Wednesday, June 20, 2012

Zulus and Andean Indians

 Lets approach the Zulus first

1. The Zulu people live in the Natal Province of South Africa a fairly harsh climate with an average  temperature of 16-33 C with only 464mm per year which falls below the world wide average, a whopping 320 sunny days a year.  the weather is generally sunny and hot with thunderstorms that often clear quickly and there is not too much variation in seasons. over all South Africa is cooler than other countries in similar latitudes due to its higher elevation. The weather can be inhospitable if one is in a drought and has little access to water, a good rule of thumb is you can survive three weeks with out food and three days without water. 
2. a physical adaptation they do have would be cause by the latitude in which they live, due the the high amounts of UV radiation their skin reacts accordingly so and produces eumelanin. This in turn makes their skin darker and help protect them from UV damage but also protects from folic acid damage which can cause neural defects in children and also effects fertility, both of which can decimate a population.    
3. The Zulu live in a very hostile environment and one which has seen much turmoil and people killing indiscriminately. In order to adapt to this they have formed a very tight nite clan which is basically an extended family that can help protect the members. Having this clan set up also allows the members to divide task to make them simpler on everyone.  
4. Race: I'm not entirely sure what you want from this, they are south Africans so i guess they remind me of Africans

Andean Indian time
 1. This includes the indigenous people of the Andes mountains in South America. a fairly harsh climate which can range from tropical to Sub arctic tundras. the temperature can vary from freeze cold to rainforest humidity and temperature, although less people live in the southern regions. Due the high humidity which makes sweat evaporation impossible, which is our main way to thermoregulate we can easily over heat and suffer heat stroke and become dehydrated, humidity can also make simple infections horrendous such as something GIs are pretty fond of, trenchfoot. The bitter cold also makes for a hard time, we need just as much water in the cold as we do in the hot but we often neglect that. Frost bite and hypothermia are also pretty common in weather like that where weather turns on a dime.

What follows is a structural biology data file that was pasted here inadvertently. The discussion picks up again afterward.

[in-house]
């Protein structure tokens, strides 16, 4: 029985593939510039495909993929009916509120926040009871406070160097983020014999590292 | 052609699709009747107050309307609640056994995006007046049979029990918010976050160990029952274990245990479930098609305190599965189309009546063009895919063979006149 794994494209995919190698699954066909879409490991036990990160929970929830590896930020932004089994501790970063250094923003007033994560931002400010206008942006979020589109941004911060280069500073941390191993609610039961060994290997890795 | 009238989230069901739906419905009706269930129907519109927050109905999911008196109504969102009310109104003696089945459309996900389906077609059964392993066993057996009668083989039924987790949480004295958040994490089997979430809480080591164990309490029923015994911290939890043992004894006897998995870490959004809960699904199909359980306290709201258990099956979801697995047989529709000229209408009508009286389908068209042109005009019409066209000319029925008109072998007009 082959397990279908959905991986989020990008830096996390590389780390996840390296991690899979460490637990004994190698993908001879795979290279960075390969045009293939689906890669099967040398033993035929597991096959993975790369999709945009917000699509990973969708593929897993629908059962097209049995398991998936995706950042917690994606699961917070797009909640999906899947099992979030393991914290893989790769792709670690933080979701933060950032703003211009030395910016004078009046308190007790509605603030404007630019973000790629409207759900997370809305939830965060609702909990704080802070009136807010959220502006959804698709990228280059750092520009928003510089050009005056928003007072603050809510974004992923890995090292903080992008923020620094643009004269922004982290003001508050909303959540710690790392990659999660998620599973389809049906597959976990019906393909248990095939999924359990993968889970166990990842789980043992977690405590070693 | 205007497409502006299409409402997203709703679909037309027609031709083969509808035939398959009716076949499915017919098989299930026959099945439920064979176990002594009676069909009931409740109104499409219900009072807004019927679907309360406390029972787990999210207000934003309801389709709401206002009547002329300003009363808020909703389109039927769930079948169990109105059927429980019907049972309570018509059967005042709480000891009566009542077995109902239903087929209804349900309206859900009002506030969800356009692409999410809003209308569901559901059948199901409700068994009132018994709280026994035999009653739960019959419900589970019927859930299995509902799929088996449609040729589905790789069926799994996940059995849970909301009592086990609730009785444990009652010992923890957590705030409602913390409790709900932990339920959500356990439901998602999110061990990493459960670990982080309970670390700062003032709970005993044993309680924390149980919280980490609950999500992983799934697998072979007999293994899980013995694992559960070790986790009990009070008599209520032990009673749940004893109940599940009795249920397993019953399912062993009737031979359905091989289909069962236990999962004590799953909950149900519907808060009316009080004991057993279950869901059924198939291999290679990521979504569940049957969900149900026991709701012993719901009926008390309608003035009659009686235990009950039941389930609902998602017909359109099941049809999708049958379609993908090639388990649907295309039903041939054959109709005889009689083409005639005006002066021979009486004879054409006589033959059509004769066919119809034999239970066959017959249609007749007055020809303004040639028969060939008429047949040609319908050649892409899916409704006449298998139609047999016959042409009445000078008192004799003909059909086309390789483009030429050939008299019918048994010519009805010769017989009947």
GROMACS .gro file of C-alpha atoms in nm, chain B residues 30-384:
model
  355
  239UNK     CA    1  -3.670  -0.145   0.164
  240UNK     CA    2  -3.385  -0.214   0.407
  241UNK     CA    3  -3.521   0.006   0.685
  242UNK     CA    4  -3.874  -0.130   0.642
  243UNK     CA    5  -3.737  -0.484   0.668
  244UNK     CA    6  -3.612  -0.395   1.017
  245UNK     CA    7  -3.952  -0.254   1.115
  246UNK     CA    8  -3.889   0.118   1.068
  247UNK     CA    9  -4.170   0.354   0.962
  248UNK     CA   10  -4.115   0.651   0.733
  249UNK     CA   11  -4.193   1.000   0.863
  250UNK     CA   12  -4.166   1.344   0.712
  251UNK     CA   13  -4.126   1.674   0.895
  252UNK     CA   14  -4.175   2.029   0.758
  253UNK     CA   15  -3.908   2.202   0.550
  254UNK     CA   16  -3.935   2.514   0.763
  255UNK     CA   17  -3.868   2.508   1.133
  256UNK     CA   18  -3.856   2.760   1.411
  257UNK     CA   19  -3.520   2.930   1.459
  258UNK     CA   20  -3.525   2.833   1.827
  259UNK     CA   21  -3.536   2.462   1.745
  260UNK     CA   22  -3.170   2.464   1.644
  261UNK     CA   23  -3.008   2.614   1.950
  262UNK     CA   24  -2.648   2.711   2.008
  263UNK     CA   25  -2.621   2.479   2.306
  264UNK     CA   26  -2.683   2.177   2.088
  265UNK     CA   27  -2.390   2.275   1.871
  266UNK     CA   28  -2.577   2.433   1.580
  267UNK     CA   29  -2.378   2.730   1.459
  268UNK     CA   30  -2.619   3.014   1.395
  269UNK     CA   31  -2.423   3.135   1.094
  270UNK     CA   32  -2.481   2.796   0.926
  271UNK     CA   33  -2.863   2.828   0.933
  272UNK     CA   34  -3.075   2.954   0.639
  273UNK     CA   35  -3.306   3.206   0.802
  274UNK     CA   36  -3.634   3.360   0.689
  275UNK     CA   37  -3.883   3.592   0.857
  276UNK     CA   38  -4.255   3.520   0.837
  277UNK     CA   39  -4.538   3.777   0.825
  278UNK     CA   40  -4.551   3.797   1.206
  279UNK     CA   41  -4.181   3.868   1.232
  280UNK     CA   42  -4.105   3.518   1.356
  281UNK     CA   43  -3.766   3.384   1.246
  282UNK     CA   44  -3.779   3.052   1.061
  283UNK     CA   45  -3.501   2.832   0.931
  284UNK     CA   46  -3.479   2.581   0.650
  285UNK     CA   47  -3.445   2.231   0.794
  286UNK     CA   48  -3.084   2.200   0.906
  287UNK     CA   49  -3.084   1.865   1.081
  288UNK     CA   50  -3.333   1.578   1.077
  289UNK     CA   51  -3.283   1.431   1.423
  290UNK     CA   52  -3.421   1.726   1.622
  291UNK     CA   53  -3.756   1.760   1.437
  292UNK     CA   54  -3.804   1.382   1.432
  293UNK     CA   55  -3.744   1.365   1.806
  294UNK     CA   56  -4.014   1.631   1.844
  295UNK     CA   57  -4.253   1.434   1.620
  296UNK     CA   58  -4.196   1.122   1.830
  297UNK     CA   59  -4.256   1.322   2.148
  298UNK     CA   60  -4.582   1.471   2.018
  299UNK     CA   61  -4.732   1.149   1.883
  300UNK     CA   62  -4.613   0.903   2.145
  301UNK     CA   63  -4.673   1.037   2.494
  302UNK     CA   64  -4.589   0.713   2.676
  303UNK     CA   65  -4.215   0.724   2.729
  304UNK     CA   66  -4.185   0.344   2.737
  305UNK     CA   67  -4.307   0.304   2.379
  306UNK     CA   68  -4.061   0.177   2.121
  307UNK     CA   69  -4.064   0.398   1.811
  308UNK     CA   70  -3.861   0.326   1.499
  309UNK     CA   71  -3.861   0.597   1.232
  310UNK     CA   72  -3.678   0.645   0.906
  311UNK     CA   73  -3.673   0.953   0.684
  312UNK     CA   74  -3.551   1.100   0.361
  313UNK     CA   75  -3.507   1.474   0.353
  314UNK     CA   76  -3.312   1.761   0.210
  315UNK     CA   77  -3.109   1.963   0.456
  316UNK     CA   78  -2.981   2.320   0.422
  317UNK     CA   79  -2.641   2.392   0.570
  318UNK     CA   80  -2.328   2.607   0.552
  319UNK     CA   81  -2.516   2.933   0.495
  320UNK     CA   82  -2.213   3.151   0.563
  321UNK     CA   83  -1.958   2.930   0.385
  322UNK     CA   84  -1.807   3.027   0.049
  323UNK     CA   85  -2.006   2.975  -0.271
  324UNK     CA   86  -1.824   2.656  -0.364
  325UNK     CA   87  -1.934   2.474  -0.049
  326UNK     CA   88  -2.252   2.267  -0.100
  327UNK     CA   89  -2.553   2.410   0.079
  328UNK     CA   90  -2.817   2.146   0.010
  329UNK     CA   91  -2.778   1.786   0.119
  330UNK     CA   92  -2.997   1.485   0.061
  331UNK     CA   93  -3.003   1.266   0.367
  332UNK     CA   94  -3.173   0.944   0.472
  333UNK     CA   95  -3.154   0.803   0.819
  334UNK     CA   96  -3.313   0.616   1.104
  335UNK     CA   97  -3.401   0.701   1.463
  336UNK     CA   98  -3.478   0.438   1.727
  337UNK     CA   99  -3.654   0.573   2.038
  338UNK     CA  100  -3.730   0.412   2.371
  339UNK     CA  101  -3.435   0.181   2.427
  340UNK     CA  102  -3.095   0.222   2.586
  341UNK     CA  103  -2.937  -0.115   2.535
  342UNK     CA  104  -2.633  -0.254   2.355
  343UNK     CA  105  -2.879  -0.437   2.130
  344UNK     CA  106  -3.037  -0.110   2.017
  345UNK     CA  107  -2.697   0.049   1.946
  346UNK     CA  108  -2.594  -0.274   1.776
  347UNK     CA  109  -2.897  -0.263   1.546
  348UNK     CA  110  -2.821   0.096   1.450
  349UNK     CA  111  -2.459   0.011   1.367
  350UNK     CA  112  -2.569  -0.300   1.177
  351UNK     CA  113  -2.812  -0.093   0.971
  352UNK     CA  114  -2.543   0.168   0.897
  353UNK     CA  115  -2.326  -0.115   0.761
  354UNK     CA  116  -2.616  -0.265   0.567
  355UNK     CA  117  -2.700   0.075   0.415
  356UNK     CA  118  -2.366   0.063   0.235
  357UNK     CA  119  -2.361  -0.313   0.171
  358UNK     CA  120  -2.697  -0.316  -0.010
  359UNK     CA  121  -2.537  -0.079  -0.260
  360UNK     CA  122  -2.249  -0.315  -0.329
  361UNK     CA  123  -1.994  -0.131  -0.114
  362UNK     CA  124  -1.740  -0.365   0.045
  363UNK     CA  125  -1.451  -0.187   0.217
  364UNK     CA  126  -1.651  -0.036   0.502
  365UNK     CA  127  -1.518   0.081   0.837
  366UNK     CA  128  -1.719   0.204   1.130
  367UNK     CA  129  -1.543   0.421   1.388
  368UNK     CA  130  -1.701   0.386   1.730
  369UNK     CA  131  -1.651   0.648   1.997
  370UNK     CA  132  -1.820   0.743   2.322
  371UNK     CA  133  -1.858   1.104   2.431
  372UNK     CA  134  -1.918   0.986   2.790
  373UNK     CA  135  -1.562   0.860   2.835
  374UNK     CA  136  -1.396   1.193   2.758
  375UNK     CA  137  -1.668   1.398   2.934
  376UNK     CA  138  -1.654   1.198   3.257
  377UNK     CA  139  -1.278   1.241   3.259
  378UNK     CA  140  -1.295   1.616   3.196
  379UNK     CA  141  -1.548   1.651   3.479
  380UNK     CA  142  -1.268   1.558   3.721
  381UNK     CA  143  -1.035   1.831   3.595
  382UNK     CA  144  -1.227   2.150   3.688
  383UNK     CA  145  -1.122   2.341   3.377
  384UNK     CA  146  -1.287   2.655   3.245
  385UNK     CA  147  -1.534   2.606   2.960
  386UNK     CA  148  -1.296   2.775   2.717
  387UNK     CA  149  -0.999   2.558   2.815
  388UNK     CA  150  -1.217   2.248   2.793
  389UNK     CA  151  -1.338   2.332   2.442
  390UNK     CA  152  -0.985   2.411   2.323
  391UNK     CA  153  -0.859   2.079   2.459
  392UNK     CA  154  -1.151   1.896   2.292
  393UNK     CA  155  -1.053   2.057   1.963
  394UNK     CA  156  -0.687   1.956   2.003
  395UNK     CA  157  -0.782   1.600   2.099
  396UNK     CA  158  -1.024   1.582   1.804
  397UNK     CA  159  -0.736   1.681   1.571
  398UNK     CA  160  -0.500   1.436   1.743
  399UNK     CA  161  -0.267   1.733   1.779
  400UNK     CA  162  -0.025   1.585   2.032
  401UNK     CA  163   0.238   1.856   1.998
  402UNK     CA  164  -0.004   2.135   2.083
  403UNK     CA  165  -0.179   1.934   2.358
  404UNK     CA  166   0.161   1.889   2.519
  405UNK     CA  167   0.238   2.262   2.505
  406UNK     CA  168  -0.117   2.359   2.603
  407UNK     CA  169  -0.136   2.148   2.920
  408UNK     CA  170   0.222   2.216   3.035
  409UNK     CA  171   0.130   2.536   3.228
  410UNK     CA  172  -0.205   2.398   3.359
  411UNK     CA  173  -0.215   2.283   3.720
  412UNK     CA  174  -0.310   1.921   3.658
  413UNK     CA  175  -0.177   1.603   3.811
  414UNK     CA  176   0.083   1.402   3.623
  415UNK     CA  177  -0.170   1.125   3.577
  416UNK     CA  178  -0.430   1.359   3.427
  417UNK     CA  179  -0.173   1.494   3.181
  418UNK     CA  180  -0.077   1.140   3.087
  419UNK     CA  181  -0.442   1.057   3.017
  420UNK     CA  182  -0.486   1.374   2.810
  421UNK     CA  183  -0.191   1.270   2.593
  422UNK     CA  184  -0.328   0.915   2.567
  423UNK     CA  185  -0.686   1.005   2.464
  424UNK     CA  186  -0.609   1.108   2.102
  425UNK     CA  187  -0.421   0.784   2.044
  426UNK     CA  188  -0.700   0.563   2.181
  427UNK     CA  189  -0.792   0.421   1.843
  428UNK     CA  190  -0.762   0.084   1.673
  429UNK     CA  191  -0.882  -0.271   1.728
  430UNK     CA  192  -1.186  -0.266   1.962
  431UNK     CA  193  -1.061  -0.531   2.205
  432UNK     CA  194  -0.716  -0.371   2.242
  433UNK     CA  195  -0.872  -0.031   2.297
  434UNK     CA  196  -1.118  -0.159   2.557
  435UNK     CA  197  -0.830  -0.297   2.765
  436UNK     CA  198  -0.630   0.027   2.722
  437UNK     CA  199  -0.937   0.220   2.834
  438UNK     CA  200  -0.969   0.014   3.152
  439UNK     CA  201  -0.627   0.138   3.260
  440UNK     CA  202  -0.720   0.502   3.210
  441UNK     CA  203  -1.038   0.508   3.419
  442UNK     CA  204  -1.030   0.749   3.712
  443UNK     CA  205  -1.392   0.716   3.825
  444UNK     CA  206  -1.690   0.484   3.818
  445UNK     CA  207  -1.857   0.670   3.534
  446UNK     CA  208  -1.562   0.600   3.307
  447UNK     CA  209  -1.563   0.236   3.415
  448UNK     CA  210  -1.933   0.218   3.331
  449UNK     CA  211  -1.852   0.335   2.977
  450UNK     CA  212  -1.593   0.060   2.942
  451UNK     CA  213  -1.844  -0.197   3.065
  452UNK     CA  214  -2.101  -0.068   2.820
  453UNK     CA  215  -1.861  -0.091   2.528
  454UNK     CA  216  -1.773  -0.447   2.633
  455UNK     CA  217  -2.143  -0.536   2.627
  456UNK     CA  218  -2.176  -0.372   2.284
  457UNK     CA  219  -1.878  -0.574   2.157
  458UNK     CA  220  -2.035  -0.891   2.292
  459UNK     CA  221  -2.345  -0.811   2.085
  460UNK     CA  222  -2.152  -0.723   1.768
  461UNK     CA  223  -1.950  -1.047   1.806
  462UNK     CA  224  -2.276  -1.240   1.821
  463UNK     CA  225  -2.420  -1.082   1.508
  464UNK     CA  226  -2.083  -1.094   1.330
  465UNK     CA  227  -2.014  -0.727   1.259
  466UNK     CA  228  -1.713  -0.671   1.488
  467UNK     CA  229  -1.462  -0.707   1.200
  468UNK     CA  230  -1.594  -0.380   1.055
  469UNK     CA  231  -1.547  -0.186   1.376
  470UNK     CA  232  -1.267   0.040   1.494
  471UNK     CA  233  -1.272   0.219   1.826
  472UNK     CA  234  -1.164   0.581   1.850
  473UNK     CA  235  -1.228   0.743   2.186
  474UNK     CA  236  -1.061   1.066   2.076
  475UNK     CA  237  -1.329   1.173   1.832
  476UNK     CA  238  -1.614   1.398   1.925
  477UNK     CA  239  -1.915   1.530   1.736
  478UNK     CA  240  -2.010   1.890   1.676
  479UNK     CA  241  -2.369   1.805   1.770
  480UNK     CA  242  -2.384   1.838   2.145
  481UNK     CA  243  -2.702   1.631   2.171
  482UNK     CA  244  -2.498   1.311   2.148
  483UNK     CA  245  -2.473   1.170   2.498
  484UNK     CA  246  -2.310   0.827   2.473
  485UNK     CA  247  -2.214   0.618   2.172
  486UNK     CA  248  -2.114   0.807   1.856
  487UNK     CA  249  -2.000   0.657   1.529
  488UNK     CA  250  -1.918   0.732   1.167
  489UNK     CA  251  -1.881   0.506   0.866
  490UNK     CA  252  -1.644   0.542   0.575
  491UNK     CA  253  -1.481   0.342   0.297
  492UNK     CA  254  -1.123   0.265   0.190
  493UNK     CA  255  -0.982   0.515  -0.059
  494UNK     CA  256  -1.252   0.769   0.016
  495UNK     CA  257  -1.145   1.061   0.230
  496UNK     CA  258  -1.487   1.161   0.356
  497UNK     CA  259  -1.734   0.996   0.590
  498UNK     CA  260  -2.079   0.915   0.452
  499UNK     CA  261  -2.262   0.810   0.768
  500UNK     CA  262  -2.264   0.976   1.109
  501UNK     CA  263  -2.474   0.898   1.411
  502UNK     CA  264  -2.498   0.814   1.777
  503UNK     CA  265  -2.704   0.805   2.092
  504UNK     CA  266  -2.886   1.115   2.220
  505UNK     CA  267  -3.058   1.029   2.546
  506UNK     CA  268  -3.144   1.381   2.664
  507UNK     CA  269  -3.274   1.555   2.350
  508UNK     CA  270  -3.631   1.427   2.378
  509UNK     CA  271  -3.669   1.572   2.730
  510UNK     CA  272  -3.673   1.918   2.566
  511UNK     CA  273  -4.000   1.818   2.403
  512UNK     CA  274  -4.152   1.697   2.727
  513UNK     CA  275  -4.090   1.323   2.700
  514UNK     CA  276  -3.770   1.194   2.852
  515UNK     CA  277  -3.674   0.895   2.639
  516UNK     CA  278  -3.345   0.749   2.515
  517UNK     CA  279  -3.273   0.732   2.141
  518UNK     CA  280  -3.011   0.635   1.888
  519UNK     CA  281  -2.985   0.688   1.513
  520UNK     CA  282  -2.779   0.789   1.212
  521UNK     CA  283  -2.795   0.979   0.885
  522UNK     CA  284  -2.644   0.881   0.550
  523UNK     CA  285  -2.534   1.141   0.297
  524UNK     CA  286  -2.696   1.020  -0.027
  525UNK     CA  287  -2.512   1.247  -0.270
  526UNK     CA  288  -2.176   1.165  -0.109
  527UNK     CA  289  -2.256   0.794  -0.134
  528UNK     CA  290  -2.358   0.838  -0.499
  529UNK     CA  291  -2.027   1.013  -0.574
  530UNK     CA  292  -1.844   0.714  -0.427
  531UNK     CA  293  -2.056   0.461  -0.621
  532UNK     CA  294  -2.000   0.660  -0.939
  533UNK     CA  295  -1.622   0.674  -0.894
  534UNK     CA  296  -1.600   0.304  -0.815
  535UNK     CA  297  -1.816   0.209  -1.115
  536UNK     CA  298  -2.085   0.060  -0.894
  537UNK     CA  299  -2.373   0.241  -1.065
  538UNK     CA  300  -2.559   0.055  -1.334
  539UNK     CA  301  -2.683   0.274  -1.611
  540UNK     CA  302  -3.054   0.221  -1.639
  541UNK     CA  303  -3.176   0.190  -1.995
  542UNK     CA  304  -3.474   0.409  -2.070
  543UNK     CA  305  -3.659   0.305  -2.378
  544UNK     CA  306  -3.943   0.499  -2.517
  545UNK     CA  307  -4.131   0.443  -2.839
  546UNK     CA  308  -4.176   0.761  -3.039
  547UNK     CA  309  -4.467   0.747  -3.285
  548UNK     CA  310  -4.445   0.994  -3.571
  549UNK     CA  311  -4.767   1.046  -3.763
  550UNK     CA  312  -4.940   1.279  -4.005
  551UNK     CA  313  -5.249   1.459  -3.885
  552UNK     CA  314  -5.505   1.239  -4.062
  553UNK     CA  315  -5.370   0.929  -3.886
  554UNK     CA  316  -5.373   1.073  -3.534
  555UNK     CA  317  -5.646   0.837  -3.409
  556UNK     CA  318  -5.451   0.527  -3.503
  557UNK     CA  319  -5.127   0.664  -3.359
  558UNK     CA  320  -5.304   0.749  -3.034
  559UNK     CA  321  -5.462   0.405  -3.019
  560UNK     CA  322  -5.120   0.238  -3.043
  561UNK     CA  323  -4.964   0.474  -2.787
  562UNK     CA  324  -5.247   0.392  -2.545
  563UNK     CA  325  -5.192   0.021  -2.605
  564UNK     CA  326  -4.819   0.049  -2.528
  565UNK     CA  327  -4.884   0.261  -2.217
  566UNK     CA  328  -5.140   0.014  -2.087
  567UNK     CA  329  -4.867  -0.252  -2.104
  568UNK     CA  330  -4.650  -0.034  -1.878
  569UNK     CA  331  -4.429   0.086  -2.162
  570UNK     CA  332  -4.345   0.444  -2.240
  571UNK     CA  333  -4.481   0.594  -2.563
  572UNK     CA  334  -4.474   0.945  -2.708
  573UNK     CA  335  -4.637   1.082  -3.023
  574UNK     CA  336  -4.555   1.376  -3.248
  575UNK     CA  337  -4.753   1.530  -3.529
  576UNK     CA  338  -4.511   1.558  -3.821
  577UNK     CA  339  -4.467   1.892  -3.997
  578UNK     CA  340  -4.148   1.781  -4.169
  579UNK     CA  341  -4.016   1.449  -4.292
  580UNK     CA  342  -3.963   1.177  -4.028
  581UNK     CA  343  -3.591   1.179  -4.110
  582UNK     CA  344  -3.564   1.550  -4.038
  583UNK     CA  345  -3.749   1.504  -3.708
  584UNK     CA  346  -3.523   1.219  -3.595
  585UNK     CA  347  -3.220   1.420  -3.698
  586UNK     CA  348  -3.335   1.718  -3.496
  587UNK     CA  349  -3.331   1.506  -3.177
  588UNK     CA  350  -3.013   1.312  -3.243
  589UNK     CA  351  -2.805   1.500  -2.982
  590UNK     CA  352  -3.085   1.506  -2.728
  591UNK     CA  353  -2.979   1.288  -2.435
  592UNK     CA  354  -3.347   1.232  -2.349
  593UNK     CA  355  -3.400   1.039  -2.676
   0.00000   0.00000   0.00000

2. There are plenty of neat adaptions including changes in hair follicles but the one i find interesting is RBC in a total CBC. The higher elevation wreaks havoc on your body, altitude sickness besides beating the worst hang over in your life could potentially kill. in order to combat this these people have developed a higher red blood cell count compared to someone of a lower elevation. This isn't a totally unique adaption  it's share with virtually all mountain people but its fairly intriguing how fast it can change. if the people were to return to a lower elevation their RBC would drop. This higher RBC helps their body deal with the lack of oxygen and helps their bodies adapt, along with blood cells that dilate which is the hunters reflex and anyone who spends a lot of time outdoors with wet hands can develop.